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Civil forfeiture laws allow police to seize your property, sell it and use the money to fund agency budgets. This means your car, cash, real estate or other property can be taken from you even if you are not convicted or charged with a crime.
I’m sure you are wondering how your property can be taken from you if you are not involved in any criminal activity. The answer to that is: Civil forfeiture is basically a way for the courts to try inanimate objects for their involvement with criminal activity. That is why civil forfeiture actions are in rem proceedings, which means “against or about a thing.”
Originally, civil forfeiture was created to drain resources from powerful criminal organizations, but today it has become a way of funding for law enforcement agencies and has also led to personal gain. According to a 2003 article in the St. Petersburg Times, Tampa Bay police seized and kept cars for their own use. “The seized fleet consisted of some 42 cars, including a Lincoln Navigator, a Ford Expedition, and, Police Chief Bennie Holder’s favorite, a $38,000 Chevy Tahoe.”
In Florida, law enforcement must prove with clear and convincing evidence that the property being seized was related to criminal activity. Although this is a higher standard than most other states, it still puts property owners at a disadvantage. This is because unlike a criminal forfeiture case, in which the government has to prove someone is guilty “beyond a reasonable doubt,” the standards in a civil forfeiture case are much less rigorous. According to the Institute for Justice, “law enforcement in Florida still receives 85 percent of the funds generated from civil forfeiture.”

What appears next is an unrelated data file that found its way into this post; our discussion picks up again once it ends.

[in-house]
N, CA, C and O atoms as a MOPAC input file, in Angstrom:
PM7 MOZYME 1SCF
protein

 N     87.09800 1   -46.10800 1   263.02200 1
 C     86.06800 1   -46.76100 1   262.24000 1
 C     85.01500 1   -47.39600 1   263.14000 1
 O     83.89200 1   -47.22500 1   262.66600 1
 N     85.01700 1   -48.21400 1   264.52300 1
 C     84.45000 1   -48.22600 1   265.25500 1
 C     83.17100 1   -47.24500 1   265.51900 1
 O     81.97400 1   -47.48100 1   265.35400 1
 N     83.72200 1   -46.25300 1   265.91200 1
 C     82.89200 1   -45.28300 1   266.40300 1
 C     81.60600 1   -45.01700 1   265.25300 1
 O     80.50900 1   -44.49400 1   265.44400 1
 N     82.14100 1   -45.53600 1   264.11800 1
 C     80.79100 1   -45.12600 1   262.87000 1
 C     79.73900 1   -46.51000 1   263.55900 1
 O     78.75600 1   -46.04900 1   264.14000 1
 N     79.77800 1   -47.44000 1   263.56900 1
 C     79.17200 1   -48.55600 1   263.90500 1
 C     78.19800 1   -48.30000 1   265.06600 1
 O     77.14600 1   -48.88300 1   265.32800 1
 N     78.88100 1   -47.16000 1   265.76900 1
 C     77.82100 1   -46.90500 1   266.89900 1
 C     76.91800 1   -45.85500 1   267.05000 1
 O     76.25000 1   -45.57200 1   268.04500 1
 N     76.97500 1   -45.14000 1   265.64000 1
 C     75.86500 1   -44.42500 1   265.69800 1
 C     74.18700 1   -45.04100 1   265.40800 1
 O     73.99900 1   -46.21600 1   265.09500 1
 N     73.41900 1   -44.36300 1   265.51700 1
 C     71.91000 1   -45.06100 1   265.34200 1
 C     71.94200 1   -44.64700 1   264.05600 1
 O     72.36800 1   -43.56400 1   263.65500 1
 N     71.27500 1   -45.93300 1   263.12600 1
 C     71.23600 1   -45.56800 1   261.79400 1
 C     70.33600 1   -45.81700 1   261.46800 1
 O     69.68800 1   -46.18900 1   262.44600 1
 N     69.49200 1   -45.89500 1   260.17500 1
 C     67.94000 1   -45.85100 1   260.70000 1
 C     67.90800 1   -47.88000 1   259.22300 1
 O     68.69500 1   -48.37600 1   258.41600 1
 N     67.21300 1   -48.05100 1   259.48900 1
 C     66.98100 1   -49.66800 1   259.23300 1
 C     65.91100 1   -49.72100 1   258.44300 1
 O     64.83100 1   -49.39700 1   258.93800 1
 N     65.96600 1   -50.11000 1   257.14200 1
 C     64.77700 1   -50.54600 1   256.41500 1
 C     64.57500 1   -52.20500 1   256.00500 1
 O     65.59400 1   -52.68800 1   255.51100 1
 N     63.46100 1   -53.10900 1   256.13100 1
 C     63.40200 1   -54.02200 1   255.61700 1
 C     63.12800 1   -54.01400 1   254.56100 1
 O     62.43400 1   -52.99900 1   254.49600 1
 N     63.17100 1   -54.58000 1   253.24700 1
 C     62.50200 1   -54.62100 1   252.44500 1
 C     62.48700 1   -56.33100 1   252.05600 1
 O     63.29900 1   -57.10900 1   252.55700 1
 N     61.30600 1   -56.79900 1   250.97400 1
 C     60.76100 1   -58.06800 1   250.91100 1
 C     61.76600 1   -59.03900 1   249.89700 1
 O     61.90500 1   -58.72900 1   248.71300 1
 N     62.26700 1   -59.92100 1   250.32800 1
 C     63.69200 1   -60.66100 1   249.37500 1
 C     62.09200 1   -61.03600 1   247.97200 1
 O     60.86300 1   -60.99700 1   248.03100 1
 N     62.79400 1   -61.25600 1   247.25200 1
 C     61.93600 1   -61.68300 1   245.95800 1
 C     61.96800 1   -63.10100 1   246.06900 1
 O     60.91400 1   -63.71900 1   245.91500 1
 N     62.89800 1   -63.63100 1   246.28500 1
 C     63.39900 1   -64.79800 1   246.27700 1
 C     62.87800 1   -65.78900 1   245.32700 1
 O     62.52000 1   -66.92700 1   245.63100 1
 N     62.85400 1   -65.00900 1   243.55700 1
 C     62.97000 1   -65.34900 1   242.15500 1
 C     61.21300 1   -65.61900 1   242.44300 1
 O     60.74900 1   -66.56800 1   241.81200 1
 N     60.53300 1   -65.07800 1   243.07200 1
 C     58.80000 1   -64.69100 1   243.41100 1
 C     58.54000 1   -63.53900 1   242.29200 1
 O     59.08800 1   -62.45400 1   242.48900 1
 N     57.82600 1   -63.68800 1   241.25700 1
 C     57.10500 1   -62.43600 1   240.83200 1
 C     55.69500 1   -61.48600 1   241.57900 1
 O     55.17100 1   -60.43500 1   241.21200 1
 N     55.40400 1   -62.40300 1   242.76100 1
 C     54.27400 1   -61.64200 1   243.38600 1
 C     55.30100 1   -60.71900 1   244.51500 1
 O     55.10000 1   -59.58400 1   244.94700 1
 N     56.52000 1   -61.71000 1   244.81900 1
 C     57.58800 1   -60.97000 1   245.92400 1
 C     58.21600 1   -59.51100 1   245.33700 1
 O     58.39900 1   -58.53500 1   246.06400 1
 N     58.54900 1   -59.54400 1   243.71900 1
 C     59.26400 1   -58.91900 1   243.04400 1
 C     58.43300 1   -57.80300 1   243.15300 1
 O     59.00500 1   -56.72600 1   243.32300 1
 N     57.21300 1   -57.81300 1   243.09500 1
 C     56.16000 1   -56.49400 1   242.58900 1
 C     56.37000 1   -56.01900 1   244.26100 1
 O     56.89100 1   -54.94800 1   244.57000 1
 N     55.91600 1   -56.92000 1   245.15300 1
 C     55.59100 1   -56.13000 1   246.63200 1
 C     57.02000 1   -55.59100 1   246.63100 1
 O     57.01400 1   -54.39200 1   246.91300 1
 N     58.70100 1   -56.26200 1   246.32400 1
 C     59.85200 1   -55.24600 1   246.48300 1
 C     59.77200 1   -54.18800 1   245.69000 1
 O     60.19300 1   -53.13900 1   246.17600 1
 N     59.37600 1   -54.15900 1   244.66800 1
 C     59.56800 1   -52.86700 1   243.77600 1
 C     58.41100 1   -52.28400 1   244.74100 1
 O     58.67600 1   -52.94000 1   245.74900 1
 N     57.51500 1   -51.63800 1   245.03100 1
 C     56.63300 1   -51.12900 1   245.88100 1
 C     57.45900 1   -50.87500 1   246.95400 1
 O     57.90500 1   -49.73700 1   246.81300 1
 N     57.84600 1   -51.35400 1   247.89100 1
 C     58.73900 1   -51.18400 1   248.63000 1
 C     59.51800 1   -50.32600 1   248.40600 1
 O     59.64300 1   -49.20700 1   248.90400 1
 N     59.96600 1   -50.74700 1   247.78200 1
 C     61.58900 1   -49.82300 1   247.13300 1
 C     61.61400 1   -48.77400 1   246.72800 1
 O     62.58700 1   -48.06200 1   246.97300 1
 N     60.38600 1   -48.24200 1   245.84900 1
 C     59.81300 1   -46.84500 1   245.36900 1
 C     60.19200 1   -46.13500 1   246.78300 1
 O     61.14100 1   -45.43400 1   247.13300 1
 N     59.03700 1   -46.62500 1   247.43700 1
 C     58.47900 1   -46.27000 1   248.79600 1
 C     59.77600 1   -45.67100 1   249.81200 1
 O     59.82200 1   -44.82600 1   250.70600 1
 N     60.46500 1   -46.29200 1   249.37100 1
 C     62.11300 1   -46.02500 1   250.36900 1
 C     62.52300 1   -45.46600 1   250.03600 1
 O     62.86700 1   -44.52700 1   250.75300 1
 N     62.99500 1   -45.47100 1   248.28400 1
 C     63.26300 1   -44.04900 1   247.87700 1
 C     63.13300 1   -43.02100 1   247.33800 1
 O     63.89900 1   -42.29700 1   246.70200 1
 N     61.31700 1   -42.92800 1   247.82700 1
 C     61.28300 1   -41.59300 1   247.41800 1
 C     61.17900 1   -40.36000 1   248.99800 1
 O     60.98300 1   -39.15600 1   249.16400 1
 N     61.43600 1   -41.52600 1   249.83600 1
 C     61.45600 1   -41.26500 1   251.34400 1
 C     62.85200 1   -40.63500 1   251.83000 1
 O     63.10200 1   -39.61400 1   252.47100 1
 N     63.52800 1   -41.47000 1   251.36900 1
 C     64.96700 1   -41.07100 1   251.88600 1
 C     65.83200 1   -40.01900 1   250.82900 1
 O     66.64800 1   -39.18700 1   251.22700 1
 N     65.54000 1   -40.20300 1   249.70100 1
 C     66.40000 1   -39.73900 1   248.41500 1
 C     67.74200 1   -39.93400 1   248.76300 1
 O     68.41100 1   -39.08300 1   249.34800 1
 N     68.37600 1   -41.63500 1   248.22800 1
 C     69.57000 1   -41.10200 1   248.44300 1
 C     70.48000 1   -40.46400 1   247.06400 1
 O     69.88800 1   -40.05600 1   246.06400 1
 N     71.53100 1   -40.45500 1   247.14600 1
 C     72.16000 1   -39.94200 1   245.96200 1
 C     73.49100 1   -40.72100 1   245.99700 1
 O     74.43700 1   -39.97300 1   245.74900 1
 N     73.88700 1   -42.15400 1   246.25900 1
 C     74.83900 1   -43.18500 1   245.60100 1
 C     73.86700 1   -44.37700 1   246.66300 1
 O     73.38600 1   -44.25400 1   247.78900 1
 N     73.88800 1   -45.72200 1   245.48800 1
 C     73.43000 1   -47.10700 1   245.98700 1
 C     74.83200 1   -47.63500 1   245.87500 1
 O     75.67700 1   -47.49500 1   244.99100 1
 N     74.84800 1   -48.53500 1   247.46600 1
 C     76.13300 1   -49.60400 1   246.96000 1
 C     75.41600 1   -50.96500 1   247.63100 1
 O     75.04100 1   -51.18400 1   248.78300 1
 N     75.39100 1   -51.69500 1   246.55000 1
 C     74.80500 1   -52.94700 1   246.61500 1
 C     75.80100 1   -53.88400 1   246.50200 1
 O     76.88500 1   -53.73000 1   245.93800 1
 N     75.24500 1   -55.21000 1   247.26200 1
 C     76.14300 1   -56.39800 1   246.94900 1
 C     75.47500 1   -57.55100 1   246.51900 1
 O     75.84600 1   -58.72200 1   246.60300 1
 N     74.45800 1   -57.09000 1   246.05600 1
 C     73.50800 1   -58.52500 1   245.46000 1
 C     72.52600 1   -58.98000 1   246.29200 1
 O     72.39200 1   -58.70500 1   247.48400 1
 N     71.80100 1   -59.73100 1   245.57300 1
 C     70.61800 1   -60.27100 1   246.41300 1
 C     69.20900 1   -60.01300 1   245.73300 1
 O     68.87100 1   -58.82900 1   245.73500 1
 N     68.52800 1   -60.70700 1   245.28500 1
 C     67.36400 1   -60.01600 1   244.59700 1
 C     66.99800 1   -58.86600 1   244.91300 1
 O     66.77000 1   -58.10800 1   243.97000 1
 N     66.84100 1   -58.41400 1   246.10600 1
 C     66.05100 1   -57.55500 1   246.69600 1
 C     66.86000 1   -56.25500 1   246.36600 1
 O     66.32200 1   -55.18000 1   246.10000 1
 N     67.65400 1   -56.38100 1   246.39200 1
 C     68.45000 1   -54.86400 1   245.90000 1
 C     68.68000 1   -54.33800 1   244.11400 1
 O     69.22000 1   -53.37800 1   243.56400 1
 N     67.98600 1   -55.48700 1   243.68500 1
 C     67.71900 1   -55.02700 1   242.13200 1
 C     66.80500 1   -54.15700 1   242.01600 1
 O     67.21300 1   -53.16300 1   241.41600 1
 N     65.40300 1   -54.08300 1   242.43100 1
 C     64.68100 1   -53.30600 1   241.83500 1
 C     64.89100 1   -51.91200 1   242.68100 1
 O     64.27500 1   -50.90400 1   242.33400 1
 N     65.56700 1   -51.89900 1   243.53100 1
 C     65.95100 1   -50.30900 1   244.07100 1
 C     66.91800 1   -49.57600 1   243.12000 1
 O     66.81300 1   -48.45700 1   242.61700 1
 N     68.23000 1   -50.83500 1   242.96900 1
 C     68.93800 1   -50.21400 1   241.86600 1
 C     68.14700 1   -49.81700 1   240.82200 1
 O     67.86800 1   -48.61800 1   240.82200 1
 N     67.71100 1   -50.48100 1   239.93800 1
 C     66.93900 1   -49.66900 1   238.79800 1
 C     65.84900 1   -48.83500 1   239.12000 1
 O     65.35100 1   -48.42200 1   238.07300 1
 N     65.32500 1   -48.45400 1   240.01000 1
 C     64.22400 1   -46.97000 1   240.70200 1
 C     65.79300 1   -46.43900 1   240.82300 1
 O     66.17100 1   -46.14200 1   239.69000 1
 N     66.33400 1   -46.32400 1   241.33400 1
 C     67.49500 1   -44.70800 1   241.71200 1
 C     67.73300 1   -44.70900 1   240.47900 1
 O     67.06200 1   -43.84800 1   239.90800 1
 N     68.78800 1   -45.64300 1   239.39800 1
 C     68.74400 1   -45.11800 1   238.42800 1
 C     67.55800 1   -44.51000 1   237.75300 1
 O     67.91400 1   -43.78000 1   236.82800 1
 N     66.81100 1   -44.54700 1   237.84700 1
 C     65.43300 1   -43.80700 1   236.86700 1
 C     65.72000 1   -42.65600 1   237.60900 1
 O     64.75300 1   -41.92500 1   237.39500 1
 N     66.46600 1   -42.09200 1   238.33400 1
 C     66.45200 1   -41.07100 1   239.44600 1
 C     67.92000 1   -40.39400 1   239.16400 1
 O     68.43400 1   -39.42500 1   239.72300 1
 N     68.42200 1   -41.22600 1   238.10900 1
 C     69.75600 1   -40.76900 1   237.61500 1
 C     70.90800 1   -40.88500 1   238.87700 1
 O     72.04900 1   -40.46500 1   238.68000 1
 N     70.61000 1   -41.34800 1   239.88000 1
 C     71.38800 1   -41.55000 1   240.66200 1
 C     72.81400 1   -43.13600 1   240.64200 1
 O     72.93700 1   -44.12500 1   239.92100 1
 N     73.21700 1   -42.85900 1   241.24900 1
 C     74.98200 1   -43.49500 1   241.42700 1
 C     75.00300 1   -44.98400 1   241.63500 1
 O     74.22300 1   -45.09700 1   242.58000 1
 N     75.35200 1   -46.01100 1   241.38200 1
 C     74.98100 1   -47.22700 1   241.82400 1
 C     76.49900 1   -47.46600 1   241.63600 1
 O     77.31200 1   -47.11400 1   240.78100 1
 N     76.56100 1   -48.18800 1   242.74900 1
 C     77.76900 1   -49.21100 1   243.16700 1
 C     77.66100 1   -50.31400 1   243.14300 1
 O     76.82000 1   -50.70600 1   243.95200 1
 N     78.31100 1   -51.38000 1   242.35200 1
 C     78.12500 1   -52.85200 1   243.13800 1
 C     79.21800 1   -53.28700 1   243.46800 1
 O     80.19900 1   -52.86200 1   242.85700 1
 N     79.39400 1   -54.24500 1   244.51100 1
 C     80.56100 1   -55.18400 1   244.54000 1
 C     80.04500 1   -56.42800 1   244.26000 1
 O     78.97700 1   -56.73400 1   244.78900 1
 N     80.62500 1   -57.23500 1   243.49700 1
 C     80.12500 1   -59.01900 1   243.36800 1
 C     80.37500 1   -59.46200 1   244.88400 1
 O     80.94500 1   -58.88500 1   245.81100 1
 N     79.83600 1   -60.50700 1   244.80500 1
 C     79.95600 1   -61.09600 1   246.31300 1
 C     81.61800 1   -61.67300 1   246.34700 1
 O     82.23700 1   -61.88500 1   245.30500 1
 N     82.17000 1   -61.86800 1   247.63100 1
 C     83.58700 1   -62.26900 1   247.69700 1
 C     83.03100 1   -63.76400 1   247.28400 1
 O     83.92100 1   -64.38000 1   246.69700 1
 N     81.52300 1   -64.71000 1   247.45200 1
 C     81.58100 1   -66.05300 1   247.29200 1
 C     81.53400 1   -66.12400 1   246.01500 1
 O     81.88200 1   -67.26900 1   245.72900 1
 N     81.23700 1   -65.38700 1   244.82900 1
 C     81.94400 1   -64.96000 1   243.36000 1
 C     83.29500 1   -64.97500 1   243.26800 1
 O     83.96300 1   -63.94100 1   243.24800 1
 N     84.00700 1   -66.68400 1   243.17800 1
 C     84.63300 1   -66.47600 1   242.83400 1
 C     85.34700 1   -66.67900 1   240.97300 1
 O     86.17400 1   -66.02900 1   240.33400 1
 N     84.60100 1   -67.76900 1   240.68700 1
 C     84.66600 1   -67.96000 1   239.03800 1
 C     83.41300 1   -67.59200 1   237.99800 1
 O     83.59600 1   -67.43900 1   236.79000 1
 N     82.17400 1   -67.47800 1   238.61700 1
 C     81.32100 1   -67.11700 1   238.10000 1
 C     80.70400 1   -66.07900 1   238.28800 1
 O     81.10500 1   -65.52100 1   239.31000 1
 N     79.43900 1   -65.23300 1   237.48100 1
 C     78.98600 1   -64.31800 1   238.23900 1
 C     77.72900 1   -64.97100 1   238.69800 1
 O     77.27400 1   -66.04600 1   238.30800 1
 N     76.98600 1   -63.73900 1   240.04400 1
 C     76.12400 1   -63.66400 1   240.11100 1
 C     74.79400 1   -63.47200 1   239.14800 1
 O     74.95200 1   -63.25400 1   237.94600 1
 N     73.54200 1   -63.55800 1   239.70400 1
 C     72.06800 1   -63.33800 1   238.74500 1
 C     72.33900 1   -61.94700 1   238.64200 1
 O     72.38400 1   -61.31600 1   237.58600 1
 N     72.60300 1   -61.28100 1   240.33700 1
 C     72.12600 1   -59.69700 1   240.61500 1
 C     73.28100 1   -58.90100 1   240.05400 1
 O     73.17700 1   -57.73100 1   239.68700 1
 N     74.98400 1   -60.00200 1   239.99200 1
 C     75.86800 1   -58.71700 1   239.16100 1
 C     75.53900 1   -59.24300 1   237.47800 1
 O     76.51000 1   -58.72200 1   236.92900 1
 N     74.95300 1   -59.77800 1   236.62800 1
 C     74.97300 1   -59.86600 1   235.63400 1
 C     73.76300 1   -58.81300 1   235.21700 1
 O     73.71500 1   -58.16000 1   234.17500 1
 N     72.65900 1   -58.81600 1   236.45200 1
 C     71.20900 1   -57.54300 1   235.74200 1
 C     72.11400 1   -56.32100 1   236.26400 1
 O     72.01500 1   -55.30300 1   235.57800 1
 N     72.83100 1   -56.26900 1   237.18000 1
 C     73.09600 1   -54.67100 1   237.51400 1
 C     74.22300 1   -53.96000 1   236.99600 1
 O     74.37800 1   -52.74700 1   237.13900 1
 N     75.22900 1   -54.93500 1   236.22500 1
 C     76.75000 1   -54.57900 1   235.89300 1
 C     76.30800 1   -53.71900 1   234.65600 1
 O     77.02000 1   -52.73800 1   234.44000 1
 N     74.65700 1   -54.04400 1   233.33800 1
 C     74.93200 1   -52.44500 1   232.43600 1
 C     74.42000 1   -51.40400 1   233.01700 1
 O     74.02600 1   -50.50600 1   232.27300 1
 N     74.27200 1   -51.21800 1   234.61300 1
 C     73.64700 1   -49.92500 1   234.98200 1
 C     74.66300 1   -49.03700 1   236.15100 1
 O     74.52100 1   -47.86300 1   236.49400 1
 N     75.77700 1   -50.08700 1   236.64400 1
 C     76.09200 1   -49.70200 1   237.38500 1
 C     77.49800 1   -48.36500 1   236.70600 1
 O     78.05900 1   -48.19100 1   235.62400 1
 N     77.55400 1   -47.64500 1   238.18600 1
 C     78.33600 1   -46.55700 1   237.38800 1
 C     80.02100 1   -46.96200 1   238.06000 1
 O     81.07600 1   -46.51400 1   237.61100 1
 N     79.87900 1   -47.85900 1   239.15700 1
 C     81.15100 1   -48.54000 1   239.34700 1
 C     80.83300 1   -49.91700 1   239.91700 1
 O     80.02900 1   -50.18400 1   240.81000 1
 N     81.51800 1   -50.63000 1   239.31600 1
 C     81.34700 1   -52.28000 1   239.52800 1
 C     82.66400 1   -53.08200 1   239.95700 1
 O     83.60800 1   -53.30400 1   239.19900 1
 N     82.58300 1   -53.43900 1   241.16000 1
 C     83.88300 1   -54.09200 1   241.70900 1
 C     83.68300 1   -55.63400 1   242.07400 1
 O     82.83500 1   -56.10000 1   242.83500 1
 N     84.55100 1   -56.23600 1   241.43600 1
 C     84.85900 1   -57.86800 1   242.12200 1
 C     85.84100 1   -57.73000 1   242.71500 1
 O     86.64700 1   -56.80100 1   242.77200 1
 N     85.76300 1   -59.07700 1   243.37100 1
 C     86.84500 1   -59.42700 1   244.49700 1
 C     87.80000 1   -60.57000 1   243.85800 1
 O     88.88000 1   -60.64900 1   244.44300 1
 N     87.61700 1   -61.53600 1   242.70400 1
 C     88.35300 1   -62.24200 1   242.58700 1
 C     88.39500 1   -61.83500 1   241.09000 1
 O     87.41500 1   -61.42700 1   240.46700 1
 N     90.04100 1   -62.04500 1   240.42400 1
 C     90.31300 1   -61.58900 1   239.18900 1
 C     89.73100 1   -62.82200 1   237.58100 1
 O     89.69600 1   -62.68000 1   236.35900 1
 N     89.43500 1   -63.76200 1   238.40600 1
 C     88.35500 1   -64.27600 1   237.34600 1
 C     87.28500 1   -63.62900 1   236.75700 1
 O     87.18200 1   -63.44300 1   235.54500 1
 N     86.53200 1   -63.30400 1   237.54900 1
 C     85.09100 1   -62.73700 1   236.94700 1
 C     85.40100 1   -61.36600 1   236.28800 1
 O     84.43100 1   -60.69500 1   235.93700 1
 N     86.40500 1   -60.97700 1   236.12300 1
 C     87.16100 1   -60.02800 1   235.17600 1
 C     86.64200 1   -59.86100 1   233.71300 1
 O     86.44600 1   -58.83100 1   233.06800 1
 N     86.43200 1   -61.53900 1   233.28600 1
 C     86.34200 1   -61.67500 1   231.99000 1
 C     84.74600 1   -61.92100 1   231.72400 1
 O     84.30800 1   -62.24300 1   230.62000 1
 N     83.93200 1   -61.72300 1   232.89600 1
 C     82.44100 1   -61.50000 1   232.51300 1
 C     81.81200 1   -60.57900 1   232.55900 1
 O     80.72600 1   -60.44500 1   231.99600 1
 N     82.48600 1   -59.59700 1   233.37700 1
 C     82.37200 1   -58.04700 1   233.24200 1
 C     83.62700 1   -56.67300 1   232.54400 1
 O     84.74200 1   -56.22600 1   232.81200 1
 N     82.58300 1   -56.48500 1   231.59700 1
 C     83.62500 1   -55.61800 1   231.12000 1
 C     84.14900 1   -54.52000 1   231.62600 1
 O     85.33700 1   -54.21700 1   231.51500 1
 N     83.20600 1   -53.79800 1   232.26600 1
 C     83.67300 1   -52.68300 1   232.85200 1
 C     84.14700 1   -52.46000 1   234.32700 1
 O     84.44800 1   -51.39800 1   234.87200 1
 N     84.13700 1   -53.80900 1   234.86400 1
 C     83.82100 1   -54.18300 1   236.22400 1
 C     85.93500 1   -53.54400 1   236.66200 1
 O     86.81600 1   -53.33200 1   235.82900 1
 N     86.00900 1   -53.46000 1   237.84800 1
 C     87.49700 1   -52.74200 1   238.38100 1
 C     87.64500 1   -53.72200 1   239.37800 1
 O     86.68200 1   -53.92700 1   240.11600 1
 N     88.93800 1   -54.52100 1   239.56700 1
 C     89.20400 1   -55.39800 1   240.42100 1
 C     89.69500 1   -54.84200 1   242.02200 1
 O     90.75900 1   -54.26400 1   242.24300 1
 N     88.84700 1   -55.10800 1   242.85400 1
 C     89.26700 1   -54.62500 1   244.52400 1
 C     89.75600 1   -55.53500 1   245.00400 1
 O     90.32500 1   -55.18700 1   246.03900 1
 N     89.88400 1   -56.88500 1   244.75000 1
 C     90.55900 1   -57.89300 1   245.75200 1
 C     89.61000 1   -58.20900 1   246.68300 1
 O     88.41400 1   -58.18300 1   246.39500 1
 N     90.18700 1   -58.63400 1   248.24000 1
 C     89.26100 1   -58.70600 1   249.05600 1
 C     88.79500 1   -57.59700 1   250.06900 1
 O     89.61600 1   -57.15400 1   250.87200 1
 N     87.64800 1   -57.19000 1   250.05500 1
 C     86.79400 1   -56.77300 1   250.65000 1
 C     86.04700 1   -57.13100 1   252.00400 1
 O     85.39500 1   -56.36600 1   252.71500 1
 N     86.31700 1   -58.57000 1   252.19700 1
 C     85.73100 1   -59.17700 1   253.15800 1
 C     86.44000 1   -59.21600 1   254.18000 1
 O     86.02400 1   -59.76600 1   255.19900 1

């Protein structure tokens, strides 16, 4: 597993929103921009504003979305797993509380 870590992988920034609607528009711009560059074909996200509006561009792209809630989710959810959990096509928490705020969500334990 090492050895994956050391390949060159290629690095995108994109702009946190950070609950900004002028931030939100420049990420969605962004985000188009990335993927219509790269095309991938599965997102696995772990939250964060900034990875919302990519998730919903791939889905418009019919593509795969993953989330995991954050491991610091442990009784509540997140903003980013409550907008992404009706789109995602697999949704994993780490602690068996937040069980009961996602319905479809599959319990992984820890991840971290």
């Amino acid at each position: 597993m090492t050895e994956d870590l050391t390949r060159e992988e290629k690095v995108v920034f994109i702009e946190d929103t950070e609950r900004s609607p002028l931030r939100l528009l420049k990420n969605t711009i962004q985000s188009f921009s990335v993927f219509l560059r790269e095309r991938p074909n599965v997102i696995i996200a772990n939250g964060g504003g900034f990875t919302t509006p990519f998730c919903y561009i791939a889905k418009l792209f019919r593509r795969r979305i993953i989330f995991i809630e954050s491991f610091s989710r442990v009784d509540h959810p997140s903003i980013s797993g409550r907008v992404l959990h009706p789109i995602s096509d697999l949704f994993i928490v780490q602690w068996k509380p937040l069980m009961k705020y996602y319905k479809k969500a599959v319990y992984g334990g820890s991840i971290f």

It is also a misconception that most people who have their property seized are wealthy. Some low-income families who do not have the resources to get their property back are also targeted by law enforcement. Regardless of socioeconomic status, it is not fair that likely innocent people are being stripped of their property without ever being convicted of a crime.
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